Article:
Oldest Cities in Europe

10 Oldest Cities in Europe

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Europe has a well-documented and studied history and many of its cities have been inhabited for thousands of years. This is true of all of the cities on this list, which have served as important economic, political, and cultural centers during various time periods. All of these cities are home to historical landmarks and remains left by their previous rulers and are some of the most popular tourist destinations in the world.

10. Chania

Year Founded: c. 1600 BCE
Location:  Northern Coast of Crete
[ Historical Region:  Crete
Area:  351.3 km² (135.6 sq mi)-municipality; 12.56 km² (4.85 sq mi)-municipal unit
Current Population:  108,642-municipality; 53,910-municipal unit (2011)

Chaniaphoto source: Wikimedia Commons

Chania is the one of the most important cities in Crete and was the site of a Minoan settlement that the Greeks called Kydonia (or Cydonia). Many architectural remains from this time period can be seen around Chania today. Chania has been ruled by the Byzantines, Arabs, Venetians, Ottomans, and of course the Greeks.

Did You Know?

During World War II, Chania was invaded and occupied by German forces and many of the city’s citizens were imprisoned or executed for their resistance against German rule.


9. Mantua

Year Founded: c. 2000 BCE
Location:  Lombardy, Italy
[ Historical Region:  Po Valley
Area:  63.97 km² (24.70 sq mi)
Current Population:  49,308 (2017)

Mantuaphoto source: Wikimedia Commons via ildirettore

Mantua is typically known for its status as one of the jewels of Italy’s Renaissance period and its ties to the noble Gonzaga family, who ruled the city for several centuries. However, Mantua has been around since at least 2000 BCE and is one of the oldest cities in Italy.

During its height, Mantua one of the main artistic, cultural, and especially musical hubs of Italy. Additionally, Mantua is the birthplace of opera as the oldest opera still regularly performed, Claudio Monteverdi’s L’Orfeo was composed for the Court of Mantua in the early 17th century. For its historical importance to culture and art, Mantua was declared a UNESCO World Heritage Site.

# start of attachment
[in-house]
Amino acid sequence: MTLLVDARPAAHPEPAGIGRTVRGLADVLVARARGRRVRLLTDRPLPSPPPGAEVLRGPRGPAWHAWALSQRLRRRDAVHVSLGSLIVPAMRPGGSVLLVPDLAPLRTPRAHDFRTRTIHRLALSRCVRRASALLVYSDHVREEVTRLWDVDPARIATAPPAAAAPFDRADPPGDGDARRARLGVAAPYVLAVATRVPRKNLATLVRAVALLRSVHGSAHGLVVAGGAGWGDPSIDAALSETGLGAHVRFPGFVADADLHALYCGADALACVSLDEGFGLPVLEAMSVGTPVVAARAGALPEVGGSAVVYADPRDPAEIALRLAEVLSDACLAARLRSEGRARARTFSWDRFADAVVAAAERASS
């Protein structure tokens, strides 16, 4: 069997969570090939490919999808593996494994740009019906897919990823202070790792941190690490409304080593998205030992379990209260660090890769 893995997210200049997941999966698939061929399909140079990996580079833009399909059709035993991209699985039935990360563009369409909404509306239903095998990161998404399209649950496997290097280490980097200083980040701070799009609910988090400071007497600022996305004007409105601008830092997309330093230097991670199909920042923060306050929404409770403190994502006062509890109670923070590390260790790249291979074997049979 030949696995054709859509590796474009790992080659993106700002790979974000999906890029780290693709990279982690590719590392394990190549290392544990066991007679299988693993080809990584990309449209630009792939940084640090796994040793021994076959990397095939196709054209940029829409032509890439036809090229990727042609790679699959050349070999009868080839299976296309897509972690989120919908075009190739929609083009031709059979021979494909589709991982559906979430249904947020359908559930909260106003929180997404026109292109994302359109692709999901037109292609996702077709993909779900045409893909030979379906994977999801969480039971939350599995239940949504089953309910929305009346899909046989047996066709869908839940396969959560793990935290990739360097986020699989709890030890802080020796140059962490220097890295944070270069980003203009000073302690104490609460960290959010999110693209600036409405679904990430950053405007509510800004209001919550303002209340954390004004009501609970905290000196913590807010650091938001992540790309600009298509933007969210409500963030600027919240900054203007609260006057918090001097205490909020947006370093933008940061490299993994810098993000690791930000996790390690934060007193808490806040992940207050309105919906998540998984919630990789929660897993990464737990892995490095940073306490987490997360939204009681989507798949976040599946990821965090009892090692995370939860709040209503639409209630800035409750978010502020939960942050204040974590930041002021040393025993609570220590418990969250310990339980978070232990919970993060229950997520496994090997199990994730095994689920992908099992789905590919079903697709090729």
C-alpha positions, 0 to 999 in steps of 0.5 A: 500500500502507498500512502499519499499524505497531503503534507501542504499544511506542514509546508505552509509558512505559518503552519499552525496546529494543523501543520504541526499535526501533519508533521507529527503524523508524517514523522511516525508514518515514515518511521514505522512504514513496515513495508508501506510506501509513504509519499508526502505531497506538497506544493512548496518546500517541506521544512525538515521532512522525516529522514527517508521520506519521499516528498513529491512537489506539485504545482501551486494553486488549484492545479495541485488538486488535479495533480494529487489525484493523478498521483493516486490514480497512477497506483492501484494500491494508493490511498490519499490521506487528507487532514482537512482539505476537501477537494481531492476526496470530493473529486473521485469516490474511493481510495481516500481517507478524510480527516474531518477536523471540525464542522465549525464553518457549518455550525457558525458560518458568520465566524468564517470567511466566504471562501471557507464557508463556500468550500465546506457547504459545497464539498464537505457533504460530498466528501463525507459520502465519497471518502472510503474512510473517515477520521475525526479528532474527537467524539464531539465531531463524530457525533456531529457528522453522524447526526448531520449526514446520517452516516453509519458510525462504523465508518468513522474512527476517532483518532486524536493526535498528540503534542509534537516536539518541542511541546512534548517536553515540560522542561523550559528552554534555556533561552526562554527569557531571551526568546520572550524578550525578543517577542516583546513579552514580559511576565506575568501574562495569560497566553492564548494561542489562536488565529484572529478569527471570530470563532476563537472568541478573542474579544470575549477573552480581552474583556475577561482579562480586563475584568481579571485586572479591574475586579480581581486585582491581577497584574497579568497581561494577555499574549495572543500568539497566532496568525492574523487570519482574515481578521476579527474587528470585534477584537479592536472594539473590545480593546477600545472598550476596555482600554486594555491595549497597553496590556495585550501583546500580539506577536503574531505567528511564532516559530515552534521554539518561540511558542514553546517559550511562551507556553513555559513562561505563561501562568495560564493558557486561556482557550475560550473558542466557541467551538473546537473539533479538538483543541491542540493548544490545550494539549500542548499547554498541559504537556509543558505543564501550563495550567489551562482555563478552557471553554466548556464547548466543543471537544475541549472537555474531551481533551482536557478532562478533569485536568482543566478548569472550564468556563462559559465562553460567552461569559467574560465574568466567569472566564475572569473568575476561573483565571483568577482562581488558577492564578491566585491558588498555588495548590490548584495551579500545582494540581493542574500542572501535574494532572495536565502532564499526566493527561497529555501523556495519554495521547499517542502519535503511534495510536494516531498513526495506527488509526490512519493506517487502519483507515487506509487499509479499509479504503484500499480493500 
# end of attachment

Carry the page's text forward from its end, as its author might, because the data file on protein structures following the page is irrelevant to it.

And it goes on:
Did You Know?

Mantua is featured in Shakespeare’s Romeo and Juliet as the city where Romeo is banished to.


8. Nicosia

Year Founded: c. 2500 BCE
Location:  Mesoria Plain, Republic of Cyprus
[ Historical Region:  Mycenaean Greece
Area:  111.01 km² (42.86 sq mi)
Current Population:  116,392-capital city (North and South); 326,739-urban (North and South)

Nicosiaphoto source: Flickr via sk12

Nicosia has been the capital of Cyprus since the 10th century CE, but the city’s history dates back to around 2500 BCE. It is the only Bronze Age settlement in Cyprus that has survived to this day. Like all of the ancient cities on this list, Nicosia has been occupied by many different people over the years.

Today, Nicosia is still facing some conflict as the city is split in half and claimed by the Greek Cypriot and Turkish Cypriot communities. Technically, Nicosia is the capital of the internationally recognized Republic of Cyprus. However, Nicosia also serves as the capital of Northern Cyprus, which is only recognized by Turkey and seen as occupied territory by the rest of the world.

Did You Know?

Culturally, Cyprus is Greek, however, the country is actually an independent nation and a part of the European Union.


7. Thebes

Year Founded: c. 3000 BCE
Location:  Boeotia, Central Greece
[ Historical Region:  Mycenaean Greece
Area:  830.112 km² (320.508 sq mi)-municipality; 321.015 km² (123.945 sq mi)-municipal unit
Current Population:  36,477-municipality; 25,845-municipal unit (2011)

Thebesphoto source: Wikimedia Commons

Along with Athens, Thebes is one of the greatest historical cities in Greece. Thebes is about as old as Athens and has been inhabited since around 3000 BCE. Not only does Thebes boast real Greek history, the city was the setting for many Greek myths, including the stories of Cadmus, Oedipus, Dionysus, Heracles (Hercules), and many more.

With Athens as its rival during ancient times, Thebes was also influential. Thebes peaked in the early 4th century when it was the most powerful city in Greece. This dominance was short-lived, however, and today Thebes is a much quieter city than cosmopolitan Athens.

Did You Know?

During the second Persian invasion of Greece led by Xerxes during the late 5th century BCE, Thebes actually sided with the Persians and famously ended the power of Sparta the Battle of Leuctra in 371 BCE.


6. Athens

Year Founded: c. 3000 BCE
Location:  Attica, Central Greece
[ Historical Region:  Mycenaean Greece
Area:  38.964 km² (15.044 sq mi)-municipality; 412 km² (159 sq mi)-urban; 2,928.71 km² (1,130.784 sq mi)-metro
Current Population:  664,068-municipality; 3,090,508-urban; 3,781,274-metro (2012)

Athens, Greecephoto source: Wikimedia Commons

Athens is undoubtedly the most historical city in Greece and one of the most important cities ever in Western history. It is considered the cradle of Western civilization and the birthplace of democracy. Athens has been continuously inhabited for over 5,000 years and became a powerful center of the Mycenaean civilization by 1400 BCE.